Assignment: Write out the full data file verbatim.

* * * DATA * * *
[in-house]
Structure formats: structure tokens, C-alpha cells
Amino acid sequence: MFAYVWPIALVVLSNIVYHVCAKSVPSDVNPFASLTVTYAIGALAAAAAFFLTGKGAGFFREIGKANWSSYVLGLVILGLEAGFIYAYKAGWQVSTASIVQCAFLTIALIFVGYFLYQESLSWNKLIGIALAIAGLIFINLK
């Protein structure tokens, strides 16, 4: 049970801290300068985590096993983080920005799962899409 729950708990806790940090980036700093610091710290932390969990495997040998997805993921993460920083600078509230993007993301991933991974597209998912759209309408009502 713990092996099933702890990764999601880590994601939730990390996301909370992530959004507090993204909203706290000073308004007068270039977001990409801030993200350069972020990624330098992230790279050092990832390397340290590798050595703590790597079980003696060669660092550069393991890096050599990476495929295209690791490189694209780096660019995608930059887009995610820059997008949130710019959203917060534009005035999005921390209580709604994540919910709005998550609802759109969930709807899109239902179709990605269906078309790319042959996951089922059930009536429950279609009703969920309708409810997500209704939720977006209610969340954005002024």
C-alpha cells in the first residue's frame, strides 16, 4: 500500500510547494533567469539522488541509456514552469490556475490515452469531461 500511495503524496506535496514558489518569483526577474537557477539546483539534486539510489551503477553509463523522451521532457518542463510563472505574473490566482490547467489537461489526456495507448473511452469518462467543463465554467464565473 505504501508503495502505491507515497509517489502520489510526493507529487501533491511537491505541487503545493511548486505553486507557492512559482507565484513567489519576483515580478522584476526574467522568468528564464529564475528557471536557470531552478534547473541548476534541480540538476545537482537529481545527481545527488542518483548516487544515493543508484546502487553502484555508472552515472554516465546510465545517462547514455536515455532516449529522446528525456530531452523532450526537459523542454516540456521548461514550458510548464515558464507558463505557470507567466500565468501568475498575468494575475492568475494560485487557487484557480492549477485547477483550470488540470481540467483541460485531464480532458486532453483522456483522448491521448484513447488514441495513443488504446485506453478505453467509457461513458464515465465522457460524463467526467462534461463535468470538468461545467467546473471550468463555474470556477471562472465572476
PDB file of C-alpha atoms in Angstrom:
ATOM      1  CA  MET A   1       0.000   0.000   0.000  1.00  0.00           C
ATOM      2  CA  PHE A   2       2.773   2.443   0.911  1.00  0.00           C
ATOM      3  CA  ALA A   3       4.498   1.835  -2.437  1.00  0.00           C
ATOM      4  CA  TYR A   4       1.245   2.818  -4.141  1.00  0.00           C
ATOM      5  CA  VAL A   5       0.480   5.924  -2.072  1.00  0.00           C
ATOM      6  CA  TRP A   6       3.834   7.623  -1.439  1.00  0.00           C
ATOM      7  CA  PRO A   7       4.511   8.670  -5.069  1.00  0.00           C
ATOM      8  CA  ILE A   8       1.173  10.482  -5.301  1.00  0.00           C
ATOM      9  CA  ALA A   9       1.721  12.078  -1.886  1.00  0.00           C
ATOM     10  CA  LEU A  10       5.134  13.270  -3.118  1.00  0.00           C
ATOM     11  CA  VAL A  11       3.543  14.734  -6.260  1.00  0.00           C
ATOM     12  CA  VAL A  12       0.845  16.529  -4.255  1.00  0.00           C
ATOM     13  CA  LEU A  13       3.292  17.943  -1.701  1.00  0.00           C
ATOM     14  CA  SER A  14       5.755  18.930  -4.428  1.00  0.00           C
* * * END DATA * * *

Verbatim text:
[in-house]
Structure formats: structure tokens, C-alpha cells
Amino acid sequence: MFAYVWPIALVVLSNIVYHVCAKSVPSDVNPFASLTVTYAIGALAAAAAFFLTGKGAGFFREIGKANWSSYVLGLVILGLEAGFIYAYKAGWQVSTASIVQCAFLTIALIFVGYFLYQESLSWNKLIGIALAIAGLIFINLK
């Protein structure tokens, strides 16, 4: 049970801290300068985590096993983080920005799962899409 729950708990806790940090980036700093610091710290932390969990495997040998997805993921993460920083600078509230993007993301991933991974597209998912759209309408009502 713990092996099933702890990764999601880590994601939730990390996301909370992530959004507090993204909203706290000073308004007068270039977001990409801030993200350069972020990624330098992230790279050092990832390397340290590798050595703590790597079980003696060669660092550069393991890096050599990476495929295209690791490189694209780096660019995608930059887009995610820059997008949130710019959203917060534009005035999005921390209580709604994540919910709005998550609802759109969930709807899109239902179709990605269906078309790319042959996951089922059930009536429950279609009703969920309708409810997500209704939720977006209610969340954005002024």
C-alpha cells in the first residue's frame, strides 16, 4: 500500500510547494533567469539522488541509456514552469490556475490515452469531461 500511495503524496506535496514558489518569483526577474537557477539546483539534486539510489551503477553509463523522451521532457518542463510563472505574473490566482490547467489537461489526456495507448473511452469518462467543463465554467464565473 505504501508503495502505491507515497509517489502520489510526493507529487501533491511537491505541487503545493511548486505553486507557492512559482507565484513567489519576483515580478522584476526574467522568468528564464529564475528557471536557470531552478534547473541548476534541480540538476545537482537529481545527481545527488542518483548516487544515493543508484546502487553502484555508472552515472554516465546510465545517462547514455536515455532516449529522446528525456530531452523532450526537459523542454516540456521548461514550458510548464515558464507558463505557470507567466500565468501568475498575468494575475492568475494560485487557487484557480492549477485547477483550470488540470481540467483541460485531464480532458486532453483522456483522448491521448484513447488514441495513443488504446485506453478505453467509457461513458464515465465522457460524463467526467462534461463535468470538468461545467467546473471550468463555474470556477471562472465572476
PDB file of C-alpha atoms in Angstrom:
ATOM      1  CA  MET A   1       0.000   0.000   0.000  1.00  0.00           C
ATOM      2  CA  PHE A   2       2.773   2.443   0.911  1.00  0.00           C
ATOM      3  CA  ALA A   3       4.498   1.835  -2.437  1.00  0.00           C
ATOM      4  CA  TYR A   4       1.245   2.818  -4.141  1.00  0.00           C
ATOM      5  CA  VAL A   5       0.480   5.924  -2.072  1.00  0.00           C
ATOM      6  CA  TRP A   6       3.834   7.623  -1.439  1.00  0.00           C
ATOM      7  CA  PRO A   7       4.511   8.670  -5.069  1.00  0.00           C
ATOM      8  CA  ILE A   8       1.173  10.482  -5.301  1.00  0.00           C
ATOM      9  CA  ALA A   9       1.721  12.078  -1.886  1.00  0.00           C
ATOM     10  CA  LEU A  10       5.134  13.270  -3.118  1.00  0.00           C
ATOM     11  CA  VAL A  11       3.543  14.734  -6.260  1.00  0.00           C
ATOM     12  CA  VAL A  12       0.845  16.529  -4.255  1.00  0.00           C
ATOM     13  CA  LEU A  13       3.292  17.943  -1.701  1.00  0.00           C
ATOM     14  CA  SER A  14       5.755  18.930  -4.428  1.00  0.00           C